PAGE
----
Walk Those Pounds Away

Walk Those Pounds Away

Walking is a great form of moderate exercise that not only helps you lose weight, but is also healthy for your heart. The great part about walking as an exercise is that you aren’t limited to a particular time or location. Walking doesn’t require special clothes or equipment. You don’t need to join a fancy gym. You can walk before or after work, or if you drive to work, you can park your car a block or two from the office and walk the rest of the way. If you take the bus or train, get off a stop before your station and walk. An enclosed mall could be the perfect place for your walk in bad weather. You can even walk on your lunch break for a refreshing break from the office.

Walking is the ideal aerobic exercise for good health, fitness, and weight loss without the dangers of strenuous exercise. If you want to lose weight permanently, then the energy burned during your exercise should come from fats and not from carbohydrates. During the first twenty to thirty minutes of moderate exercise like walking, only one third of the energy burned comes from carbohydrates, whereas two thirds comes from body fats. During short bursts of exercise, two thirds of the energy burned comes from carbohydrates and only one third from body fat. It stands to reason, then, that a continuous exercise, like walking, which burns primarily body fat, is a lot better for permanent weight reduction than short spurts of strenuous exercise.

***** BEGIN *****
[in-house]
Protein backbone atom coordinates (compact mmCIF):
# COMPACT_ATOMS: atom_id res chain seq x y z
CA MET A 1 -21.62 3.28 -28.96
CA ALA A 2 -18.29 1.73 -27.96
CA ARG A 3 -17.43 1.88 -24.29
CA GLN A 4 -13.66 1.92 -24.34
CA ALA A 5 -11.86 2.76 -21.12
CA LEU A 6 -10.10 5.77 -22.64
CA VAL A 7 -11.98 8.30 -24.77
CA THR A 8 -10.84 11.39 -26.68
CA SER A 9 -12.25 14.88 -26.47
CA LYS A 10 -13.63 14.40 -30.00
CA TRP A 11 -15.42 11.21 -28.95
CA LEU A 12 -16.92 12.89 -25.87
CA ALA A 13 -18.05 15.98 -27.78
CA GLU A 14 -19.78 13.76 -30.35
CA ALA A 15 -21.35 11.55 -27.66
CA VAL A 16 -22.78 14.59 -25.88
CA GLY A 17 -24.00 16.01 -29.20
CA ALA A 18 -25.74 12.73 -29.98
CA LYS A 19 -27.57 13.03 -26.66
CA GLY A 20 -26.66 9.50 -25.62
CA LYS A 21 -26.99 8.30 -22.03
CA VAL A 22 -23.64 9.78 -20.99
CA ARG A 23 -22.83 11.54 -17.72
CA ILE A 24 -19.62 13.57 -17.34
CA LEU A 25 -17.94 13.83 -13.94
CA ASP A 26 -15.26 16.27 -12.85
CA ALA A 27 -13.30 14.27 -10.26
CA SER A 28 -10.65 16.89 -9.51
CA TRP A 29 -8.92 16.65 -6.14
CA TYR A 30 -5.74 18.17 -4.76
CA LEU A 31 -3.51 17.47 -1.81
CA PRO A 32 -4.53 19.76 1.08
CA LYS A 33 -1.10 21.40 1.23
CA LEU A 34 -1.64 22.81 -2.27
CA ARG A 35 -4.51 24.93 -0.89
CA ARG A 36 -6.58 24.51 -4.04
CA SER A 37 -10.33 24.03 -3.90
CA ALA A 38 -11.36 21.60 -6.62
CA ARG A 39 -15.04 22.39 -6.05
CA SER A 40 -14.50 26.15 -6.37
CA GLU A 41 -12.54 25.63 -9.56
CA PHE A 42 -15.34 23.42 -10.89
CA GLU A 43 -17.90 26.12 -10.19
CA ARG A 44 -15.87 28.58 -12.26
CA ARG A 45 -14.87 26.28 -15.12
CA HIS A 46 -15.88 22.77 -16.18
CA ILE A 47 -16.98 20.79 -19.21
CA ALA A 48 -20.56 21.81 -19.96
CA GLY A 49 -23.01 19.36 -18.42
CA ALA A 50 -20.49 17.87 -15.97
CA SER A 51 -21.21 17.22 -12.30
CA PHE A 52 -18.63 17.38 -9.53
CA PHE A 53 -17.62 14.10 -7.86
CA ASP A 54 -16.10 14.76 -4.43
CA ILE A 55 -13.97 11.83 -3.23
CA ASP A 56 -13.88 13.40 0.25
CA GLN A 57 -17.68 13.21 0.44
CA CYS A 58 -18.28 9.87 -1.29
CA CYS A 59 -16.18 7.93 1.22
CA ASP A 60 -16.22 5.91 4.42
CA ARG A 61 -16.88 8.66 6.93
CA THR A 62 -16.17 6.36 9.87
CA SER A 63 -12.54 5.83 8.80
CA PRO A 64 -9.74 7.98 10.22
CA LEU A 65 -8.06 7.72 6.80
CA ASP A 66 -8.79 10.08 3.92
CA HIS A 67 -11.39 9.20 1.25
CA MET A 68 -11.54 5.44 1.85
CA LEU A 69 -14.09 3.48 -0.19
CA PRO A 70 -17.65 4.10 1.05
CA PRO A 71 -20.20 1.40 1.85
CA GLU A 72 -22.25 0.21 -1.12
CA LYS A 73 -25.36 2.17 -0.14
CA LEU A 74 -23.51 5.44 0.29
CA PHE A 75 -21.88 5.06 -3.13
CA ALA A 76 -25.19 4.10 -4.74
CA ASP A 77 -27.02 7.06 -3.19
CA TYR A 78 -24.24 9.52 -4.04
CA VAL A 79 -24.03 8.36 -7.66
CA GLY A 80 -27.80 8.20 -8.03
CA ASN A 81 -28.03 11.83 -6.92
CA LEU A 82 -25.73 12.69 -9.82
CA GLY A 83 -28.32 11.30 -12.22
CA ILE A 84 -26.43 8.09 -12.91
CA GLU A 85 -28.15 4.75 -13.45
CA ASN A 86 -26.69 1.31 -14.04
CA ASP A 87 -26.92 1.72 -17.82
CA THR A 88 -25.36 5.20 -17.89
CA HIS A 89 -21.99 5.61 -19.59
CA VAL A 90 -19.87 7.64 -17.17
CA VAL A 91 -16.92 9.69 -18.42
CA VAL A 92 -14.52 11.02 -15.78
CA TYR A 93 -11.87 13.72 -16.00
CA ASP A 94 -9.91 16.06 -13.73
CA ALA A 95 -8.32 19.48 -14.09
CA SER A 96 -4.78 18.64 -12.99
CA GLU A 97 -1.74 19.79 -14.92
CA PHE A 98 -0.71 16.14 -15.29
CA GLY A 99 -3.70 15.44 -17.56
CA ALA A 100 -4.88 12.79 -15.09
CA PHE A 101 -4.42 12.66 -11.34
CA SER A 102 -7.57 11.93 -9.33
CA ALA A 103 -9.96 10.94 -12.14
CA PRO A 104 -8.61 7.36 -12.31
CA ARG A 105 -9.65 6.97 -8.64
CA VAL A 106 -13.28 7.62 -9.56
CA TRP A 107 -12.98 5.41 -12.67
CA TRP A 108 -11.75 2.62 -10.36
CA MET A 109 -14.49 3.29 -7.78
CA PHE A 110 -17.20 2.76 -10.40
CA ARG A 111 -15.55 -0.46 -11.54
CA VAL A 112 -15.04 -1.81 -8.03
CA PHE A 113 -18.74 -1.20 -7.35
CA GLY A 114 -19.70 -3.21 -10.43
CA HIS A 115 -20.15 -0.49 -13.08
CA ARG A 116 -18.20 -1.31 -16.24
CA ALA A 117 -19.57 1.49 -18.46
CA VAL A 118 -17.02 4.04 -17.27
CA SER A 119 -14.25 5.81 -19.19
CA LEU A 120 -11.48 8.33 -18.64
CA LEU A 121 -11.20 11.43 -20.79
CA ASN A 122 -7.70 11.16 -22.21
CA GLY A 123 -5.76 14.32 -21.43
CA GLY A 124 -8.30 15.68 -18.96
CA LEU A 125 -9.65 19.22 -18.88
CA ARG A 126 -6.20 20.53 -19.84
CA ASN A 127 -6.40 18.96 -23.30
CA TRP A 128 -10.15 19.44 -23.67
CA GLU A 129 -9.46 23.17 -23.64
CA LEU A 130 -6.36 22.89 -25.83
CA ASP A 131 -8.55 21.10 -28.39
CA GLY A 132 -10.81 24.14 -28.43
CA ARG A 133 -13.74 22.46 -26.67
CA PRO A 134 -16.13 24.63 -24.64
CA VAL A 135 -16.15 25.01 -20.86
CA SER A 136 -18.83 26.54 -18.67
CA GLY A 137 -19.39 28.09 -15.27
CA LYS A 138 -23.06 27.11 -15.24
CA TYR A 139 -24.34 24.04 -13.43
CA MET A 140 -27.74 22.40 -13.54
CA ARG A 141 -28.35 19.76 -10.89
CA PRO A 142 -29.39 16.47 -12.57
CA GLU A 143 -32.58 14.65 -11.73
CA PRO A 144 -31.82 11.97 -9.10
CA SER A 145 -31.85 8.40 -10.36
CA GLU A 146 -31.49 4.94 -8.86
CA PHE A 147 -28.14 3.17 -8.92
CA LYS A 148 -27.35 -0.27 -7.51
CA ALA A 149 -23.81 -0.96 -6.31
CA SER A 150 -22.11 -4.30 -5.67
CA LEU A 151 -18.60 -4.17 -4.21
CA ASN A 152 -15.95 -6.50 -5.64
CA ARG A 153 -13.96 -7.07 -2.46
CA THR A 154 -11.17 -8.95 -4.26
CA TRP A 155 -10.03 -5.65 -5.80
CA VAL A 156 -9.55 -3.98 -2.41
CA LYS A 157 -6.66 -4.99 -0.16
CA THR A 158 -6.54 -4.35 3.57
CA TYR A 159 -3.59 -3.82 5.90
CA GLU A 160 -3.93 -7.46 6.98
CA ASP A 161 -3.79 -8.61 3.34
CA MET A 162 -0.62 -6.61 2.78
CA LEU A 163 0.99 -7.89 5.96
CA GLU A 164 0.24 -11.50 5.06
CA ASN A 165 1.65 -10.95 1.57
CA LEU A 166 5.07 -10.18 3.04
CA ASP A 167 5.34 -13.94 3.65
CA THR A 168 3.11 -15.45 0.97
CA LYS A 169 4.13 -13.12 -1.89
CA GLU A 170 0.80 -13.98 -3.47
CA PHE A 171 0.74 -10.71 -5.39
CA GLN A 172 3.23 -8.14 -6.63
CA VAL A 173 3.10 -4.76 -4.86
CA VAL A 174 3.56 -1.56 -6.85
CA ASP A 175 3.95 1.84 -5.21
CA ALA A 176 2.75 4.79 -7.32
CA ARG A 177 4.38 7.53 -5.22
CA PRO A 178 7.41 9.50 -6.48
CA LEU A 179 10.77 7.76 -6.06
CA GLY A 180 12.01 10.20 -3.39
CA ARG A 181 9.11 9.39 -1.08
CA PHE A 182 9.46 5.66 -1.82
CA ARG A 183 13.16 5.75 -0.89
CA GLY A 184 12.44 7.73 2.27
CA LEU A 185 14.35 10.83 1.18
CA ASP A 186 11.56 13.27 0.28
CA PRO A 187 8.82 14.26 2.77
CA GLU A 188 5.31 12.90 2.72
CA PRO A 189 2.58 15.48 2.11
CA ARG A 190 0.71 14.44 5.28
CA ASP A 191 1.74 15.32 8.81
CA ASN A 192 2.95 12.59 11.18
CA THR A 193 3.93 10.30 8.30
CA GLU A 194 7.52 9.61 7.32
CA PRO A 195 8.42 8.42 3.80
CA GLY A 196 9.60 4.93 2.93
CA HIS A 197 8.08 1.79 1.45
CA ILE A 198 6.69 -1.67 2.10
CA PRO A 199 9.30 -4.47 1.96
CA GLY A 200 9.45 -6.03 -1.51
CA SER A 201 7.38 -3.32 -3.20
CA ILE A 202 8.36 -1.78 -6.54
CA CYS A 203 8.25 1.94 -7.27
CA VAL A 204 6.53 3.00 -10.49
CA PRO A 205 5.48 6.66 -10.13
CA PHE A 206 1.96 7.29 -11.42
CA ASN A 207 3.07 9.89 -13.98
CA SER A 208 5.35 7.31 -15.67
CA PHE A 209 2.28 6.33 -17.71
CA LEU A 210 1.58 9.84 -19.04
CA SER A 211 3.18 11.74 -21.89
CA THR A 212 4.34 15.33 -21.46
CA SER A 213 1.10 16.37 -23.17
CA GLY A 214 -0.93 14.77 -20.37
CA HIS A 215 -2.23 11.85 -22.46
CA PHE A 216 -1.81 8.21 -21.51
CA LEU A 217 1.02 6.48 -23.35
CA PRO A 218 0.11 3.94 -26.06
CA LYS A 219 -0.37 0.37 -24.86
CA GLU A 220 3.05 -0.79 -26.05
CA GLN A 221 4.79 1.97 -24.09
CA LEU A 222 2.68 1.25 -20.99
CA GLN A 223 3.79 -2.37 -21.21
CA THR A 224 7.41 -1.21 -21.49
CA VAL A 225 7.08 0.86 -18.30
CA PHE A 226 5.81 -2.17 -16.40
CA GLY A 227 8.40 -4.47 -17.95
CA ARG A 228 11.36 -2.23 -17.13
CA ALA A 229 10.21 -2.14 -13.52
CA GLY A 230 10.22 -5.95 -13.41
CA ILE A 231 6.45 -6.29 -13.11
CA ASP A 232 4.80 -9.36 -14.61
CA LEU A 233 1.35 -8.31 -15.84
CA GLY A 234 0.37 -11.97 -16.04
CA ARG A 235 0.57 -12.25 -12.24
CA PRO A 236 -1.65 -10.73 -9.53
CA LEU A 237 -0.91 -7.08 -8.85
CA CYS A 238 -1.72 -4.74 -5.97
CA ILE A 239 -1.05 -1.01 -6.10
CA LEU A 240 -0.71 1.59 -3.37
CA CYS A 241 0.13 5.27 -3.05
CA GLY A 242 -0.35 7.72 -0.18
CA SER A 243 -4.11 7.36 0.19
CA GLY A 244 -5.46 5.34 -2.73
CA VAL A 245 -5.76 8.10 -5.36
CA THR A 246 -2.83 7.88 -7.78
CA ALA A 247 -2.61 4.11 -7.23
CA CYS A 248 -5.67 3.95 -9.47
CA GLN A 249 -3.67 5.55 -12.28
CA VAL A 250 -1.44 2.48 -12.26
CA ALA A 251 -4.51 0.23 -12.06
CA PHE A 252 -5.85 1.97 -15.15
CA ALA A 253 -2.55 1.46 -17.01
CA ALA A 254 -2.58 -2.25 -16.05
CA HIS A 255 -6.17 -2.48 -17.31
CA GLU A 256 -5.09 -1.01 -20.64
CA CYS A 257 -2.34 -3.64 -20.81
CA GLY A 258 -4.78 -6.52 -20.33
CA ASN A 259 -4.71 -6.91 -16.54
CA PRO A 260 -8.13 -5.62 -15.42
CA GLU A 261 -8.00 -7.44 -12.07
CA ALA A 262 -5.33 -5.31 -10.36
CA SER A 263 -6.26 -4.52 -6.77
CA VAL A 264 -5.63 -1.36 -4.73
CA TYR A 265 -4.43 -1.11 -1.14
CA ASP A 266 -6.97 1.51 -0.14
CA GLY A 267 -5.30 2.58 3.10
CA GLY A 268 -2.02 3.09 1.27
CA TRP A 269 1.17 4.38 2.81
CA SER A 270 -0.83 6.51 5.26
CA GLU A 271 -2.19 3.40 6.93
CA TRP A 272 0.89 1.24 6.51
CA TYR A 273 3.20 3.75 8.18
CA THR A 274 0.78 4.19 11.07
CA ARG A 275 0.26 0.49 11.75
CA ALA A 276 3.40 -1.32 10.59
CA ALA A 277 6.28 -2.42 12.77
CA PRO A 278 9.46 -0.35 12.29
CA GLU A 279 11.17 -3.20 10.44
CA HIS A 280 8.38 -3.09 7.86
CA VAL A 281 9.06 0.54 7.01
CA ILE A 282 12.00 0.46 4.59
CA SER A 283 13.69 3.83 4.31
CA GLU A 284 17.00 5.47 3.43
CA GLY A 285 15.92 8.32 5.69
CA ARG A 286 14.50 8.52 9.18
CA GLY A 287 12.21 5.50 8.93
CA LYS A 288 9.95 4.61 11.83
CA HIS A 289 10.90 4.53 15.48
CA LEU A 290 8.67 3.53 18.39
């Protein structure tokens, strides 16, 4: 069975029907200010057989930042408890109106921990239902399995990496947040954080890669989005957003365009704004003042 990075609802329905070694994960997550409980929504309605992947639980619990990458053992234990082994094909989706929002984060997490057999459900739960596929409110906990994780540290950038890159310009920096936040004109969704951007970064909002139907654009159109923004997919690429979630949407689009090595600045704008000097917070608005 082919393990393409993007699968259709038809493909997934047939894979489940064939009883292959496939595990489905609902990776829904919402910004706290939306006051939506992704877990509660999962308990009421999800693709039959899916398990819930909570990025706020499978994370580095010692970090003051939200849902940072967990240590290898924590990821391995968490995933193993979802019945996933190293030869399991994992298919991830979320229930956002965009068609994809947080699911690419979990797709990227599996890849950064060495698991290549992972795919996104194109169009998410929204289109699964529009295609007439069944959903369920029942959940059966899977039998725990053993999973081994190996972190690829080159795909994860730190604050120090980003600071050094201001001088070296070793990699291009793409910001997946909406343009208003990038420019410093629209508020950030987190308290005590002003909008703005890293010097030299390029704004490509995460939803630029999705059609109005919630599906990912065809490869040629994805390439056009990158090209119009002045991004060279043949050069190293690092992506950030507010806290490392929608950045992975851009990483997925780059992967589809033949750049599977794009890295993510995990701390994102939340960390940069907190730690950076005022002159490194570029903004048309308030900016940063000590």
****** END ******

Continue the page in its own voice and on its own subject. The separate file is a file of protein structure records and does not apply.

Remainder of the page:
Because strenuous exercise burns carbohydrates it causes a drop in blood sugar, which actually increases your appetite. Walking, on the other hand, redirects blood away from the stomach to the exercising muscles and decreases appetite. Walking also increases the body’s metabolic rate, which helps to burn calories at a faster rate.

The only way to beat the battle of the bulge is to burn those unwanted pounds away. Walking burns approximately 350 calories per hour, so you can lose one pound of body fat for every ten hours you walk. A twenty minute brisk walk daily will burn enough calories to help you lose weight quickly. Ten minutes twice a day is just as good. The following table will give you an idea of the energy expended in walking, which is actually the number of calories burned per minute or per hour, by walking at different speeds.

Calories Burned

Walking Burned in Thirty Burned in Sixty
Speed per Minute Minutes Minutes
Slow (2 mph) 4 5 130 160 260 320
Brisk (3 mph) 5 6 160 190 320 380
Fast (4 mph) 6 7 190 220 380 440
Race (5 mph) 7 8 220 260 440 520

Speed per Minute
Burned in
Thirty Minutes
Burned in
Minutes Slow (2 mph) 130 160 380 440 Brisk (3 mph) 160 190 320 380 Fast (4 mph) 190 220 380 440 Race (5 mph) 220 260 440 520

A pound of body fat contains approximately 3,500 calories. When you eat 3,500 more calories than your body needs, it stores those calories as a pound of body fat. If you reduce your intake by 3,500 calories, you will lose a pound. It doesn’t make any difference how long it takes your body to store or burn these 3,500 calories. The result is always the same. You either gain or lose one pound of body fat, depending on how long it takes you to accumulate or burn up 3,500 calories.